The fog software infrastructure provides services to the tenant applications. There is a basic Linux host operating system, with extensions for real-time operations and enhanced security. A hypervisor runs on top of this, providing a virtualized environment. Many resident software modules are parts of the fog node's software infrastructure, including network management, packet processing, network-function virtualization (NFV), file systems, database management systems, and cryptography processors. Fault tolerance is also (at least partly) implemented as a shared fog software infrastructure service, providing resiliency in the presence of failed fog nodes or network links.
Cloud and Fog in IoE Networks
As mentioned above, the fog can supplement the cloud for a specific subset of applications that can benefit from fog's unique capabilities. We don't dispute the cloud deployment model is ideal for a large subset of IoE applications, but when certain critical application requirements are taken into account, supplementing the cloud with fog leads to more optimal system properties. The following discussion will highlight how the Fog architecture satisfies some of the situations where Fog Computing is needed in IoT networks:
Latency. Being located close to the source of information (smart objects), latency and jitter will be optimized to meet close loop functioning requirements. Fog nodes can routinely achieve millisecond-level latency for local control loops, while realistic cloud based deployments may have worst-case latencies two orders of magnitude larger.
Geographic diversity. The geographic location of fog nodes often holds advantages compared to pure cloud deployments. Data can be located at the optimal depth in the network, intelligence can be localized as appropriate, and caching structures can be optimized. Often, data is most relevant or safest if it is processed close to the edge of the network. If data needs to be aggregated or anonymized before transmission to the cloud, fog nodes are the perfect location for that function.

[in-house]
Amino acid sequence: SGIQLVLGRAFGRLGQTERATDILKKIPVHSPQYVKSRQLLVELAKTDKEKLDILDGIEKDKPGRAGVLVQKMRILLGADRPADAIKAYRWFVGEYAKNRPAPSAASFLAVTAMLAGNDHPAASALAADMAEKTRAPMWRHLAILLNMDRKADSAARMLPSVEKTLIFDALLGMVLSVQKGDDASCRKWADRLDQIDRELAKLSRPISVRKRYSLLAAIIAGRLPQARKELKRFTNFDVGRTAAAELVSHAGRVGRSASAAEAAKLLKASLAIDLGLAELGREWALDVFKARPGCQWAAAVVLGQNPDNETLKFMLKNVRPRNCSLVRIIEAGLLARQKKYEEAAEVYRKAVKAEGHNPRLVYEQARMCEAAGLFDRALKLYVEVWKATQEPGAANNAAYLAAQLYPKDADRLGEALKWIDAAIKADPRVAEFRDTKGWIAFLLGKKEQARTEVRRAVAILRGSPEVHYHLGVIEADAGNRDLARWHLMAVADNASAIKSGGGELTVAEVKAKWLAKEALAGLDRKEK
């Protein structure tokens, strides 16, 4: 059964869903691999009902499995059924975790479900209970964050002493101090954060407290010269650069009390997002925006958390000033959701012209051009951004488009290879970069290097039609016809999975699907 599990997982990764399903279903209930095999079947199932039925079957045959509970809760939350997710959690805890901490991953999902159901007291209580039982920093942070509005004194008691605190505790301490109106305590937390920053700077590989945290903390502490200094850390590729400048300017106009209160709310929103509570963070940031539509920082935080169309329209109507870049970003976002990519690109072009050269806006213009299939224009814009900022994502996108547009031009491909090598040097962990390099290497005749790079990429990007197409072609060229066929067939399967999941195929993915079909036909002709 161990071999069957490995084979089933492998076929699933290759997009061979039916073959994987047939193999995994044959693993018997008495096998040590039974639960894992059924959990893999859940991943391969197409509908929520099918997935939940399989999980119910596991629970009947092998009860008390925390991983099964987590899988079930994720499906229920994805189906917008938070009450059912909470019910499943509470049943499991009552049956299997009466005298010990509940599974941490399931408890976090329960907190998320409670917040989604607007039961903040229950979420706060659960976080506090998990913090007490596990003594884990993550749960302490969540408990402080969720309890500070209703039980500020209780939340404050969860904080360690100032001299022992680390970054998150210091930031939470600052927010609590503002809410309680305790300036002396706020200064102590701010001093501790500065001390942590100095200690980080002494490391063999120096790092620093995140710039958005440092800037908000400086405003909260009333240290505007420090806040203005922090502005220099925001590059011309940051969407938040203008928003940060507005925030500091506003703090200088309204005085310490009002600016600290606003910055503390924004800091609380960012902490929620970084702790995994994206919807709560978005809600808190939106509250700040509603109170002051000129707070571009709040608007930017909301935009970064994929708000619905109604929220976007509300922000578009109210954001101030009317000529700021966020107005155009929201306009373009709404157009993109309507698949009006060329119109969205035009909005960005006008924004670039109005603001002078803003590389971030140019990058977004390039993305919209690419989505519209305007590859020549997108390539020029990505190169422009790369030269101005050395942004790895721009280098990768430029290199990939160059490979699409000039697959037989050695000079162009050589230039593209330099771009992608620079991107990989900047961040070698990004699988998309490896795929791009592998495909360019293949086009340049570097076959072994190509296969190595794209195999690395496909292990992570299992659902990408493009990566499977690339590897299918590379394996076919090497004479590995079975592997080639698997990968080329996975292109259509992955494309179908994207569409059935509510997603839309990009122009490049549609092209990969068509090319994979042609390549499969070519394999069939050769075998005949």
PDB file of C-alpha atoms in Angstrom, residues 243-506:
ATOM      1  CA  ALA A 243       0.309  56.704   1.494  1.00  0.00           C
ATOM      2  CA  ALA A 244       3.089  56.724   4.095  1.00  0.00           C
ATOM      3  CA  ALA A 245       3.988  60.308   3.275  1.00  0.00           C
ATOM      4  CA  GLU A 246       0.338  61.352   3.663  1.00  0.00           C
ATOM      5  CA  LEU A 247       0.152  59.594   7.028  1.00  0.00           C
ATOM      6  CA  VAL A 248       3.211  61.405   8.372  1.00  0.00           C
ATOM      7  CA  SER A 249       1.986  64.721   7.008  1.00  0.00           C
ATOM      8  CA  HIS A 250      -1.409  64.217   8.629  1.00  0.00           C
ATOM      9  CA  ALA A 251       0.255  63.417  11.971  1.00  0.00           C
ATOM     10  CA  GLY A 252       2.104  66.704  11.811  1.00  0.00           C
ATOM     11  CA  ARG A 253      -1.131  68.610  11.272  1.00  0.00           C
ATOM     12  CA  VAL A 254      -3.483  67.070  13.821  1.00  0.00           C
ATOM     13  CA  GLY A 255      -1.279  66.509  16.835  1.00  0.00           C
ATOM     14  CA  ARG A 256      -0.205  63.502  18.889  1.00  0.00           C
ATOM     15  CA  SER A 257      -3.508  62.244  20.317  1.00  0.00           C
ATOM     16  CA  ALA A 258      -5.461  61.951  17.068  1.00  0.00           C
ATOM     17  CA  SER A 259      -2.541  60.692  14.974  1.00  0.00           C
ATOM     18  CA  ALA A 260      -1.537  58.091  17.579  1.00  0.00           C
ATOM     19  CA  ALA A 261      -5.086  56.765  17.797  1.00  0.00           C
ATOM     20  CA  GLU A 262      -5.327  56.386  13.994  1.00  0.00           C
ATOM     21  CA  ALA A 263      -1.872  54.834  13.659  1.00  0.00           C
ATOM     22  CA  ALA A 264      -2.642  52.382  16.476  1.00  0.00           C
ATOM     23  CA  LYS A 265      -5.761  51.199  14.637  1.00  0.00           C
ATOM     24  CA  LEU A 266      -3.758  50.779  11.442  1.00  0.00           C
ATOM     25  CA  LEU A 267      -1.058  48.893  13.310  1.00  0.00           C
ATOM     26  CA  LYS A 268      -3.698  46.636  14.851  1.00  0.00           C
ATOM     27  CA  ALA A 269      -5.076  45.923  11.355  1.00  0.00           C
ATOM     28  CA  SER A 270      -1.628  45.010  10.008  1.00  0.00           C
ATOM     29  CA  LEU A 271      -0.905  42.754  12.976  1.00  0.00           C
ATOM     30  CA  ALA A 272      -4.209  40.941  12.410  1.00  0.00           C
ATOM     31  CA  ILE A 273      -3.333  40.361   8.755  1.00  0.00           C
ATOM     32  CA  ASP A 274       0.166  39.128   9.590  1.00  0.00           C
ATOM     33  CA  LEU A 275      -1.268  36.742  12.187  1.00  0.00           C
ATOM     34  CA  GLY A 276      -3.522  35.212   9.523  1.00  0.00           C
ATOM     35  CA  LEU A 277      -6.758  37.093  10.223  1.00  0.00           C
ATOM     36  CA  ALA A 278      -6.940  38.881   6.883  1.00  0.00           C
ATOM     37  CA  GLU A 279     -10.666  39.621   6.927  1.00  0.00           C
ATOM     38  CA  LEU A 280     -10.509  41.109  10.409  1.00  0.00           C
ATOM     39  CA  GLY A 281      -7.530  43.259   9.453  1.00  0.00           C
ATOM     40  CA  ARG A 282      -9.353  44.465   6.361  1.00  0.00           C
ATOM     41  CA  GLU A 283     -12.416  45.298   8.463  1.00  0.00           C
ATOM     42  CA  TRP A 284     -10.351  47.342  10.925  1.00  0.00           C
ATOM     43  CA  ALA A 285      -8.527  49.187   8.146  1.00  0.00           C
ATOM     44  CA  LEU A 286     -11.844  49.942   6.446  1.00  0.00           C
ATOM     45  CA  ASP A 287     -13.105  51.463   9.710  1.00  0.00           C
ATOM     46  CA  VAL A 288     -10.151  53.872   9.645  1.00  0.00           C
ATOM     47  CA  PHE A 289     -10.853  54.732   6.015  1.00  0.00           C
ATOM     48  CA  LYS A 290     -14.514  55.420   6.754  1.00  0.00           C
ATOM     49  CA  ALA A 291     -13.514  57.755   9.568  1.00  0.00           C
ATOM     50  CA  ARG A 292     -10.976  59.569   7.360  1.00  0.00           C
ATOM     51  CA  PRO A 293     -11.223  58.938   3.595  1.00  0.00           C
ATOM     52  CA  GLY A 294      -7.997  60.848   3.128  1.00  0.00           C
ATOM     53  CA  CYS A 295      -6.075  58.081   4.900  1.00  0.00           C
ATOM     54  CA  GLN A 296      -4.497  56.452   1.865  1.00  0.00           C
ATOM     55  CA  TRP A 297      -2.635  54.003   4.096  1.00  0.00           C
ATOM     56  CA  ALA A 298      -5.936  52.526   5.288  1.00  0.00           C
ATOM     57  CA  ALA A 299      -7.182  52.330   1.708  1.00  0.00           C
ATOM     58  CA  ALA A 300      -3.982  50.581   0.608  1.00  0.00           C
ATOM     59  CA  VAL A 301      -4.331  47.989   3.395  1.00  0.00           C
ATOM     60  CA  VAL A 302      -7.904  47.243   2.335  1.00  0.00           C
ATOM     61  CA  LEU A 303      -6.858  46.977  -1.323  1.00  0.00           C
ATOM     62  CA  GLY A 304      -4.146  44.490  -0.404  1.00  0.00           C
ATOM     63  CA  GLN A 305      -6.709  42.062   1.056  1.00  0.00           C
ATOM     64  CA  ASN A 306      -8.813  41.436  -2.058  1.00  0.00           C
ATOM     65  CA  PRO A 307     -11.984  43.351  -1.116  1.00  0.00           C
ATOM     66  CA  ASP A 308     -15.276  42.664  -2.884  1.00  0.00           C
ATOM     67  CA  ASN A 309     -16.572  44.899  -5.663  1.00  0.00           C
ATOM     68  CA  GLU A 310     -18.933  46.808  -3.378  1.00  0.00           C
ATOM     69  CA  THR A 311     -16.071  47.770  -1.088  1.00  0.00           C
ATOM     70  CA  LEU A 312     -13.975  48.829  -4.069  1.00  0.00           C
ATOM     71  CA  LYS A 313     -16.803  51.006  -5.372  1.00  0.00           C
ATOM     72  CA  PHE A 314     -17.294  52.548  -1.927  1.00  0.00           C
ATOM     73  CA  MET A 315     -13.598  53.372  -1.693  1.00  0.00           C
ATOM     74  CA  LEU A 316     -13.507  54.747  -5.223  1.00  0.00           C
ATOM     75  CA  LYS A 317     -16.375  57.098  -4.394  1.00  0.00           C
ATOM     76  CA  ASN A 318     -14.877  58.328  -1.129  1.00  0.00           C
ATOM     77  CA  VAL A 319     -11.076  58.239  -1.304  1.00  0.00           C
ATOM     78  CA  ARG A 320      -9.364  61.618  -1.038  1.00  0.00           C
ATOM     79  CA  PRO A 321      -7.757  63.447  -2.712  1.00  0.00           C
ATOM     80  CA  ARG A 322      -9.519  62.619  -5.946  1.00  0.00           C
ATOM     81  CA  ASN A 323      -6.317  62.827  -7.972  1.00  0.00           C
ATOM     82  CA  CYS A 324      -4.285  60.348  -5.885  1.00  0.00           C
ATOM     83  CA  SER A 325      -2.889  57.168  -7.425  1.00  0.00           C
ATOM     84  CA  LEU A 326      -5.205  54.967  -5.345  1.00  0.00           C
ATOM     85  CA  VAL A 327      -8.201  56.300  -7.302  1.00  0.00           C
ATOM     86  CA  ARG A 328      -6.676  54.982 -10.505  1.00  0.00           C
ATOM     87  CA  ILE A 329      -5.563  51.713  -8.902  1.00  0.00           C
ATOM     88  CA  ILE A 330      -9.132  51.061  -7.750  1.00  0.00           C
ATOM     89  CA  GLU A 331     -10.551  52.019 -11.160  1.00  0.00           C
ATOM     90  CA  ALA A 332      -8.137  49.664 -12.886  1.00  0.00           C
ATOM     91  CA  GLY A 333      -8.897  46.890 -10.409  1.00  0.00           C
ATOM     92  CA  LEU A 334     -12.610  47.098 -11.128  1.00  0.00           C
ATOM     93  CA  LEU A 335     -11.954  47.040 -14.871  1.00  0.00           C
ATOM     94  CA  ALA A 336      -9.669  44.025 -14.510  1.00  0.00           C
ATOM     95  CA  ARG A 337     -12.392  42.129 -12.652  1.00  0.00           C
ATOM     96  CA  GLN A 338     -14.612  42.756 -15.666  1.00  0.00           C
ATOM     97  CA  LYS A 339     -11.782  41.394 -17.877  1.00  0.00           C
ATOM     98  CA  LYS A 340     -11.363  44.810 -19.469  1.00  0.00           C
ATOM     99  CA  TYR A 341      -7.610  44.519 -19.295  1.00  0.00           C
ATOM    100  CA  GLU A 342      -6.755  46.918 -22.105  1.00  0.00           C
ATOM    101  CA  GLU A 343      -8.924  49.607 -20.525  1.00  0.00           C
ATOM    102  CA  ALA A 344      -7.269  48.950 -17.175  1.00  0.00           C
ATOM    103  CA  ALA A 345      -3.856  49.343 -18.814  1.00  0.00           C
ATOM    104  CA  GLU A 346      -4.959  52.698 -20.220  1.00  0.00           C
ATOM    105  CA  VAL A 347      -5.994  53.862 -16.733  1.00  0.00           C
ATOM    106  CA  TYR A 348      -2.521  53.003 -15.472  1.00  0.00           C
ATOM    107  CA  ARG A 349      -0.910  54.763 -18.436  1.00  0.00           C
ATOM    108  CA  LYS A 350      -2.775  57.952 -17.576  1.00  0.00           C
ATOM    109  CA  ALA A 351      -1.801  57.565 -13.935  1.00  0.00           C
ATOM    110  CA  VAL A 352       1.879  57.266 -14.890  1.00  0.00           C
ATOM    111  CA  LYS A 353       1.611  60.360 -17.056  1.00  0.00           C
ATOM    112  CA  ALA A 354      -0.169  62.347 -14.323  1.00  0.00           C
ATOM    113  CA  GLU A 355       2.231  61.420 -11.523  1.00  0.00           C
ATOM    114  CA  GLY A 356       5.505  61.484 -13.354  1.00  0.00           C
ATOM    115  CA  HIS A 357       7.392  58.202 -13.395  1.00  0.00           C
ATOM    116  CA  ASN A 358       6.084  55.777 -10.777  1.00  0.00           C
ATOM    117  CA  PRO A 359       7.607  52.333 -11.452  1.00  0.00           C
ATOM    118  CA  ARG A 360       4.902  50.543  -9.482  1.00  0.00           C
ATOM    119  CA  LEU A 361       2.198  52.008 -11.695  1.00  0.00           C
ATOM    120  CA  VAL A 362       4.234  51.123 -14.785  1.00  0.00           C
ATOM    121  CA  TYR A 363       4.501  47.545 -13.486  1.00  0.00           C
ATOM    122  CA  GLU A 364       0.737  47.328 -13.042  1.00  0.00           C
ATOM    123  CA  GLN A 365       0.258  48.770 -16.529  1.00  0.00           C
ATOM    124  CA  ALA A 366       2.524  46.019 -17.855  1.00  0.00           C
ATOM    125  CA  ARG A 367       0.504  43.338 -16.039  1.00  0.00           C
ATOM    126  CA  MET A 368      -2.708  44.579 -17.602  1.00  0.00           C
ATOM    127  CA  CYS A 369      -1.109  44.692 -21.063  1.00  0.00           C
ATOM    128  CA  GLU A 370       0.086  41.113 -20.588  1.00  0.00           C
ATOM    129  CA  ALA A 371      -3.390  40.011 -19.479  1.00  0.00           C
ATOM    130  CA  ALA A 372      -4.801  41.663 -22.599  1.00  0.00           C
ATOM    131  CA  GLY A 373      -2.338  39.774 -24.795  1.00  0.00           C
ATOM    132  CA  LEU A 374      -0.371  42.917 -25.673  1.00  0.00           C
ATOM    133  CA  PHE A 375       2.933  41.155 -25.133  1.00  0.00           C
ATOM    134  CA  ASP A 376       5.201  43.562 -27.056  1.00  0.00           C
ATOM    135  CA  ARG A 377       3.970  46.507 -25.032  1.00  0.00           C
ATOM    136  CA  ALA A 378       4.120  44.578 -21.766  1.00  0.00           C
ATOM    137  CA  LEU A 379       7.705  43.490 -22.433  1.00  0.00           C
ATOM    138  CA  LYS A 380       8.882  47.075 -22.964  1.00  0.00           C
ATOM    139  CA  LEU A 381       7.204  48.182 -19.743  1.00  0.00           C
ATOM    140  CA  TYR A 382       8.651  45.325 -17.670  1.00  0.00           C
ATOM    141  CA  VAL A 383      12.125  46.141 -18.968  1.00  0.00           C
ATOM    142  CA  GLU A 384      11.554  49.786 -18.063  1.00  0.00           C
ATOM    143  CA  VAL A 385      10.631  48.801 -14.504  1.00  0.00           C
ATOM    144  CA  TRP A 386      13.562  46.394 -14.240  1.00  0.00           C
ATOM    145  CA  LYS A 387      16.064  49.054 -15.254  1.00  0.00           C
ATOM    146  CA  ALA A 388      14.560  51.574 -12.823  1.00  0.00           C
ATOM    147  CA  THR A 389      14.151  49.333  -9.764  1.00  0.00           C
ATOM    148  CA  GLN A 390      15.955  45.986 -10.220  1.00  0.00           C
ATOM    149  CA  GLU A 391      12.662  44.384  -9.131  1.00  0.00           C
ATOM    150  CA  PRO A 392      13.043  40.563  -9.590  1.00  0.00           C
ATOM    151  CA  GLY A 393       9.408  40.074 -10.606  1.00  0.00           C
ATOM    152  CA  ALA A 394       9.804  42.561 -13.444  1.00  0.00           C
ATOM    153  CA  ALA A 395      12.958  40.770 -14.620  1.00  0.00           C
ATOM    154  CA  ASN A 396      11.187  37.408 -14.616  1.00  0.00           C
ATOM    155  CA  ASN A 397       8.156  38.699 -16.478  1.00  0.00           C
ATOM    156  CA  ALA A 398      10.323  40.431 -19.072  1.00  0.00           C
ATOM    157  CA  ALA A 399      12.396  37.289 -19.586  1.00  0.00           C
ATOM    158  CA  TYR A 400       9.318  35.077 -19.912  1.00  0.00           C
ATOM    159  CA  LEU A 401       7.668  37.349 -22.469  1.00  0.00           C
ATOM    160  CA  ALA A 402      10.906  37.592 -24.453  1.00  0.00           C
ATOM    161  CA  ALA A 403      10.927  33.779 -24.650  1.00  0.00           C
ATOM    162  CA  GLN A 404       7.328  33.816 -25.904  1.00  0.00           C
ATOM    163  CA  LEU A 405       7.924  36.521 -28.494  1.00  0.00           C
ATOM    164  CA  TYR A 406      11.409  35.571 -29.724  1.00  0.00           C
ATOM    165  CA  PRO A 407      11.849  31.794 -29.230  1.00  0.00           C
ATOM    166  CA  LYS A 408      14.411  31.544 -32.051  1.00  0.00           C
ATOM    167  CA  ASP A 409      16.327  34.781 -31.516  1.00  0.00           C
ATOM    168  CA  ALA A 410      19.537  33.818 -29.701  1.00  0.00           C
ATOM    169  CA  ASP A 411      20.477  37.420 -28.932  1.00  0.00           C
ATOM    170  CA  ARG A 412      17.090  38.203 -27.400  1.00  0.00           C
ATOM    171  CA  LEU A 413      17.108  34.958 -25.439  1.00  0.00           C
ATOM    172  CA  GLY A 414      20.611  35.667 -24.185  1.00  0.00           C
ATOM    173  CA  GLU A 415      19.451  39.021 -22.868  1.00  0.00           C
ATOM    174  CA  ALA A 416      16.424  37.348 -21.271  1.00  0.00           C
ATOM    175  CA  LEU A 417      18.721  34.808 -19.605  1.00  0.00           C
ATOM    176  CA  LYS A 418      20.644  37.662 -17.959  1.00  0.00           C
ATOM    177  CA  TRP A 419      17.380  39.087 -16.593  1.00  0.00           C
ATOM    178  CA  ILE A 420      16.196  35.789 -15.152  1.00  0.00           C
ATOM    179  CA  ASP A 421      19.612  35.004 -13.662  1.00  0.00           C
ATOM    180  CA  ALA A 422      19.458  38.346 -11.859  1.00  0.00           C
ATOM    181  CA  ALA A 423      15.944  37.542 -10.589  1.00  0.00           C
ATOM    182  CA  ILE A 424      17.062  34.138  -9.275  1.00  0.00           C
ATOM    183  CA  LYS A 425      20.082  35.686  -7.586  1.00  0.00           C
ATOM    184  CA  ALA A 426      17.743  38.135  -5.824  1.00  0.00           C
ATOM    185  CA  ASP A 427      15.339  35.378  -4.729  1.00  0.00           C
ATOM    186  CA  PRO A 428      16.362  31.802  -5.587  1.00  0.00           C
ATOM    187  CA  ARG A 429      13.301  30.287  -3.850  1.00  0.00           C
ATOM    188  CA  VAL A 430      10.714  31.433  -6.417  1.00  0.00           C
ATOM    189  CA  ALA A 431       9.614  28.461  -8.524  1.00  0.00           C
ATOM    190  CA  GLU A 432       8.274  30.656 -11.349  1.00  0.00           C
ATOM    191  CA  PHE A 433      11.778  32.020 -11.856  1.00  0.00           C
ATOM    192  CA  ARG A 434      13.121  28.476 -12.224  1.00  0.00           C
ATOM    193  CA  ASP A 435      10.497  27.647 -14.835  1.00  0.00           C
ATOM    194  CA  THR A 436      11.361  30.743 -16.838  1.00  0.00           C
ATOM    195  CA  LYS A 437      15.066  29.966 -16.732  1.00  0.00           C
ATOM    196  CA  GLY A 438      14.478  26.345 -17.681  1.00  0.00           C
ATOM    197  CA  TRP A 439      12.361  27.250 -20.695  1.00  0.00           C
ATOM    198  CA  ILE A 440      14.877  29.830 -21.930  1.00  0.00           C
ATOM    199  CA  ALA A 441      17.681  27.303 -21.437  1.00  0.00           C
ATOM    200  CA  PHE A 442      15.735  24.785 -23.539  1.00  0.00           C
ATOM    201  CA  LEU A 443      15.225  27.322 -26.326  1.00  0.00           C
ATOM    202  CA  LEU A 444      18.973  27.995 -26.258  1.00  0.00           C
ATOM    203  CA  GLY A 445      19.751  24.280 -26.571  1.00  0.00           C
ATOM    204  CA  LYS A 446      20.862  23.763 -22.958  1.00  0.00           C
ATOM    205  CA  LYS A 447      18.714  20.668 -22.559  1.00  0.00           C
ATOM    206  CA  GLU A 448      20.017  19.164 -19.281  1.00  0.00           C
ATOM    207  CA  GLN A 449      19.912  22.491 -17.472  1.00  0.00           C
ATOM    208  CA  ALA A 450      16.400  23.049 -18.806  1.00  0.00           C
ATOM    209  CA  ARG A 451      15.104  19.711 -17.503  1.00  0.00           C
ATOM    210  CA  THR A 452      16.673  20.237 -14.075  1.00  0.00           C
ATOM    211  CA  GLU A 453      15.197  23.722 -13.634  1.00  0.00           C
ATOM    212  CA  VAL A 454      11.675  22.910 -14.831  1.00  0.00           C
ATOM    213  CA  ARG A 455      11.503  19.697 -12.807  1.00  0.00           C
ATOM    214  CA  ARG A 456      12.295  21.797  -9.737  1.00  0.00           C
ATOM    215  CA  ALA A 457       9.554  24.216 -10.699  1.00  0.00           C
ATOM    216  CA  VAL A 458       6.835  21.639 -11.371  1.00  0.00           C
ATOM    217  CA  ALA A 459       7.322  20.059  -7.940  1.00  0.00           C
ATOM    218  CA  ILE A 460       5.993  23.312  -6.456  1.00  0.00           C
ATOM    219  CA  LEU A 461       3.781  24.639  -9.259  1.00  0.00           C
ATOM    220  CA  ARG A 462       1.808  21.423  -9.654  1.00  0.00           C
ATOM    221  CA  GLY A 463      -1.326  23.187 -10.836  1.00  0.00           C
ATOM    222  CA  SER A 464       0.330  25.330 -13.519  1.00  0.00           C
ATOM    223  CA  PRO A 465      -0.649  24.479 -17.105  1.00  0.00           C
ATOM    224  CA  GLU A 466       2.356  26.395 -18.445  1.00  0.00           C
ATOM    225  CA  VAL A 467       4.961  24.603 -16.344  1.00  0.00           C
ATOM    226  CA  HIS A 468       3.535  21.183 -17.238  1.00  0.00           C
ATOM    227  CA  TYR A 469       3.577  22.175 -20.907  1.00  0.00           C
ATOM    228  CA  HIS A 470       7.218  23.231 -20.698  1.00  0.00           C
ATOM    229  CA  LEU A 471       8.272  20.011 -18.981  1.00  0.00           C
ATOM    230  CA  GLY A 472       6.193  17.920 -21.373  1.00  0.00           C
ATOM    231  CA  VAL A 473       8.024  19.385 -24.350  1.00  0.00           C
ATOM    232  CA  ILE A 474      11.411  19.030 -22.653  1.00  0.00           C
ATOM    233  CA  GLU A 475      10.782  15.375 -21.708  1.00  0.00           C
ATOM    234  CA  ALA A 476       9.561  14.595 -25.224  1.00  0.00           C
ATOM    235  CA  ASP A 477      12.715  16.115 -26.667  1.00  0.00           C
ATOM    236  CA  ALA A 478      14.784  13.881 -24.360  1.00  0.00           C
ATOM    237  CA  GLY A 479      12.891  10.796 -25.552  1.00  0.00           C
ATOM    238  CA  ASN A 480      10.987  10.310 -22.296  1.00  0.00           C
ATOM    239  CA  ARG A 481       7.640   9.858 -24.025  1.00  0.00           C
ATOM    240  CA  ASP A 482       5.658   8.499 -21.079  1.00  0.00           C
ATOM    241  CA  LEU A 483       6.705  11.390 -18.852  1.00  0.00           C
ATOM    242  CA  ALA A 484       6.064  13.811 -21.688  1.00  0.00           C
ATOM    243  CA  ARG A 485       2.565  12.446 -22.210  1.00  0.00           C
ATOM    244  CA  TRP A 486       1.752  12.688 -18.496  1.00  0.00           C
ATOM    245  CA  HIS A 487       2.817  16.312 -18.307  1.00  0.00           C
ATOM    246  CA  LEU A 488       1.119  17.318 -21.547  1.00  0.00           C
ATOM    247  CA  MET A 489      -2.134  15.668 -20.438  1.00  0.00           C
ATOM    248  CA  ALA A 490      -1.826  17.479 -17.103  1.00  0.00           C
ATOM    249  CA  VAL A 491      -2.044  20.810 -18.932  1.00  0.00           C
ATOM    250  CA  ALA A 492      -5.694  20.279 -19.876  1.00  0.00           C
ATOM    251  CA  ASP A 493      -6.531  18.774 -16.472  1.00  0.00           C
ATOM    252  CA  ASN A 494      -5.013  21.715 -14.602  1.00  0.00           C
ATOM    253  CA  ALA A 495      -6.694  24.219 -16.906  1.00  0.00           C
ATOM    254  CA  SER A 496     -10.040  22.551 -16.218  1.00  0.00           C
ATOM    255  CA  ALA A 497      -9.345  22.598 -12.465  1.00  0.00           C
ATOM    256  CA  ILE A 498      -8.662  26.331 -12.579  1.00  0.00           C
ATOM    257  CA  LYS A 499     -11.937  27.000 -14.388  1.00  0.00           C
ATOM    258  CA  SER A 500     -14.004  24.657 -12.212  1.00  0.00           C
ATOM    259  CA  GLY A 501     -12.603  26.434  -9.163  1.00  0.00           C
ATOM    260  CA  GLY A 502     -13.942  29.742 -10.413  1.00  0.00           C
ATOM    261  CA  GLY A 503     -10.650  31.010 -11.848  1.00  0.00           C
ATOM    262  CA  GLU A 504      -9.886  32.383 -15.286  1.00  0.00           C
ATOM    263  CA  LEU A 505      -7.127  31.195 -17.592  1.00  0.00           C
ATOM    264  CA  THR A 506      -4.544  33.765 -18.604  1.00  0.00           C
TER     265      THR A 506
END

Network bandwidth. Network bandwidth scarcity is an ongoing concern. Collections of IoE elements will quickly overload interconnect links if all of their raw traffic is carried back to the cloud. By interposing fog layers, the large volumes of data associated with sensors and actuators can be managed close to the source, and the bandwidth on backbone links toward the cloud can be preserved. Fog nodes can filter data, perform analytics, and provide local storage to help minimize the impact of IoE on network backbones. Analytics, in particular, benefit greatly if critical parts of the algorithms are located in fog nodes only a network hop or two from the data sources. The southbound interfaces collect the potentially large data streams from the sensors; the analytics algorithms digest the data using processor resources in the fog node; and only high level post-analysis results (which require orders of magnitude smaller network bandwidth) are sent to the northbound interface.
Reliability. Many IoE applications will be mission critical or even life critical. These applications must continue to operate as expected even if cloud resources or the network links needed to reach them are down, or seriously overloaded. Local fog nodes can provide back-up service logic even if the cloud isn't responding. They may not have the full capabilities of the cloud, but often have enough basic local functionality to maintain critical services until cloud processing can be restored. Collections of several fog nodes can act as fault tolerant sets, supporting the application on remaining good fog nodes even if other nodes in the set are malfunctioning.